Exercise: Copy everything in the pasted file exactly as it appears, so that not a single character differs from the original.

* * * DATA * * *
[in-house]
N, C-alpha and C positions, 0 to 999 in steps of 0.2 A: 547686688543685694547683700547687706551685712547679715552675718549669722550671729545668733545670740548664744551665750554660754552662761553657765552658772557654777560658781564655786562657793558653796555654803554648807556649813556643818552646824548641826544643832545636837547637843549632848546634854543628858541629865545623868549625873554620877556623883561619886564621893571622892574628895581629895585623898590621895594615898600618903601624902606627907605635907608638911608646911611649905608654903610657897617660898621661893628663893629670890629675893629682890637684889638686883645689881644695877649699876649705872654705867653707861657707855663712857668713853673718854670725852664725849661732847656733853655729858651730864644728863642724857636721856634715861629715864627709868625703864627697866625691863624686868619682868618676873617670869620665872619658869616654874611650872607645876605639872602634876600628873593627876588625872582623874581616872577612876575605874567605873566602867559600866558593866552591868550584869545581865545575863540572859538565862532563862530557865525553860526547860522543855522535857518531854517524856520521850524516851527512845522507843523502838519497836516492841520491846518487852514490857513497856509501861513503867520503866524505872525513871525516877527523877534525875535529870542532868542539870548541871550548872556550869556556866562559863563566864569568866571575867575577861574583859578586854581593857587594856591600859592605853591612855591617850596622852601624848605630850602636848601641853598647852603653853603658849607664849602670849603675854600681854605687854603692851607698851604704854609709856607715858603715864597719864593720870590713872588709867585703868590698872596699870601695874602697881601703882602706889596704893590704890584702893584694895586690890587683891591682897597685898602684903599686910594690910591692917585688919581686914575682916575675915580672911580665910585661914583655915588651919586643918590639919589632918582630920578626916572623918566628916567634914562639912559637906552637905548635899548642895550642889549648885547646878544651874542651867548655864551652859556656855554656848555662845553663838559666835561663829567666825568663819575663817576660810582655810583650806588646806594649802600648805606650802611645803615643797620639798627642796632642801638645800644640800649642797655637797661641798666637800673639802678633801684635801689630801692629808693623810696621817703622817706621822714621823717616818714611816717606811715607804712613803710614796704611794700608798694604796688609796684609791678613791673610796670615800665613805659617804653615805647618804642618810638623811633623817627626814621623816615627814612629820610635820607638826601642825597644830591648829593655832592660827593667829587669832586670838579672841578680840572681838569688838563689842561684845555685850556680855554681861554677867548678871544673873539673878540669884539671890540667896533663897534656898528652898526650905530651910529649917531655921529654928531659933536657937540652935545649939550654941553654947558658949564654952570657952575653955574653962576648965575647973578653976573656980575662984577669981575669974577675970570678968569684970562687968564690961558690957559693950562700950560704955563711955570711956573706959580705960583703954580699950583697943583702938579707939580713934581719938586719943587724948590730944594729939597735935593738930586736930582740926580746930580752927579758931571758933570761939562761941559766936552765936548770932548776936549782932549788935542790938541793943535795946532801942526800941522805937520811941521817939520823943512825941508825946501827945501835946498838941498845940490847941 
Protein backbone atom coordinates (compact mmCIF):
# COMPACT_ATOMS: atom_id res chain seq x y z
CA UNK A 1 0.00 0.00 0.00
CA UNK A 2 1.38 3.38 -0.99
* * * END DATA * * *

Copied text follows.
[in-house]
N, C-alpha and C positions, 0 to 999 in steps of 0.2 A: 547686688543685694547683700547687706551685712547679715552675718549669722550671729545668733545670740548664744551665750554660754552662761553657765552658772557654777560658781564655786562657793558653796555654803554648807556649813556643818552646824548641826544643832545636837547637843549632848546634854543628858541629865545623868549625873554620877556623883561619886564621893571622892574628895581629895585623898590621895594615898600618903601624902606627907605635907608638911608646911611649905608654903610657897617660898621661893628663893629670890629675893629682890637684889638686883645689881644695877649699876649705872654705867653707861657707855663712857668713853673718854670725852664725849661732847656733853655729858651730864644728863642724857636721856634715861629715864627709868625703864627697866625691863624686868619682868618676873617670869620665872619658869616654874611650872607645876605639872602634876600628873593627876588625872582623874581616872577612876575605874567605873566602867559600866558593866552591868550584869545581865545575863540572859538565862532563862530557865525553860526547860522543855522535857518531854517524856520521850524516851527512845522507843523502838519497836516492841520491846518487852514490857513497856509501861513503867520503866524505872525513871525516877527523877534525875535529870542532868542539870548541871550548872556550869556556866562559863563566864569568866571575867575577861574583859578586854581593857587594856591600859592605853591612855591617850596622852601624848605630850602636848601641853598647852603653853603658849607664849602670849603675854600681854605687854603692851607698851604704854609709856607715858603715864597719864593720870590713872588709867585703868590698872596699870601695874602697881601703882602706889596704893590704890584702893584694895586690890587683891591682897597685898602684903599686910594690910591692917585688919581686914575682916575675915580672911580665910585661914583655915588651919586643918590639919589632918582630920578626916572623918566628916567634914562639912559637906552637905548635899548642895550642889549648885547646878544651874542651867548655864551652859556656855554656848555662845553663838559666835561663829567666825568663819575663817576660810582655810583650806588646806594649802600648805606650802611645803615643797620639798627642796632642801638645800644640800649642797655637797661641798666637800673639802678633801684635801689630801692629808693623810696621817703622817706621822714621823717616818714611816717606811715607804712613803710614796704611794700608798694604796688609796684609791678613791673610796670615800665613805659617804653615805647618804642618810638623811633623817627626814621623816615627814612629820610635820607638826601642825597644830591648829593655832592660827593667829587669832586670838579672841578680840572681838569688838563689842561684845555685850556680855554681861554677867548678871544673873539673878540669884539671890540667896533663897534656898528652898526650905530651910529649917531655921529654928531659933536657937540652935545649939550654941553654947558658949564654952570657952575653955574653962576648965575647973578653976573656980575662984577669981575669974577675970570678968569684970562687968564690961558690957559693950562700950560704955563711955570711956573706959580705960583703954580699950583697943583702938579707939580713934581719938586719943587724948590730944594729939597735935593738930586736930582740926580746930580752927579758931571758933570761939562761941559766936552765936548770932548776936549782932549788935542790938541793943535795946532801942526800941522805937520811941521817939520823943512825941508825946501827945501835946498838941498845940490847941 
Protein backbone atom coordinates (compact mmCIF):
# COMPACT_ATOMS: atom_id res chain seq x y z
CA UNK A 1 0.00 0.00 0.00
CA UNK A 2 1.38 3.38 -0.99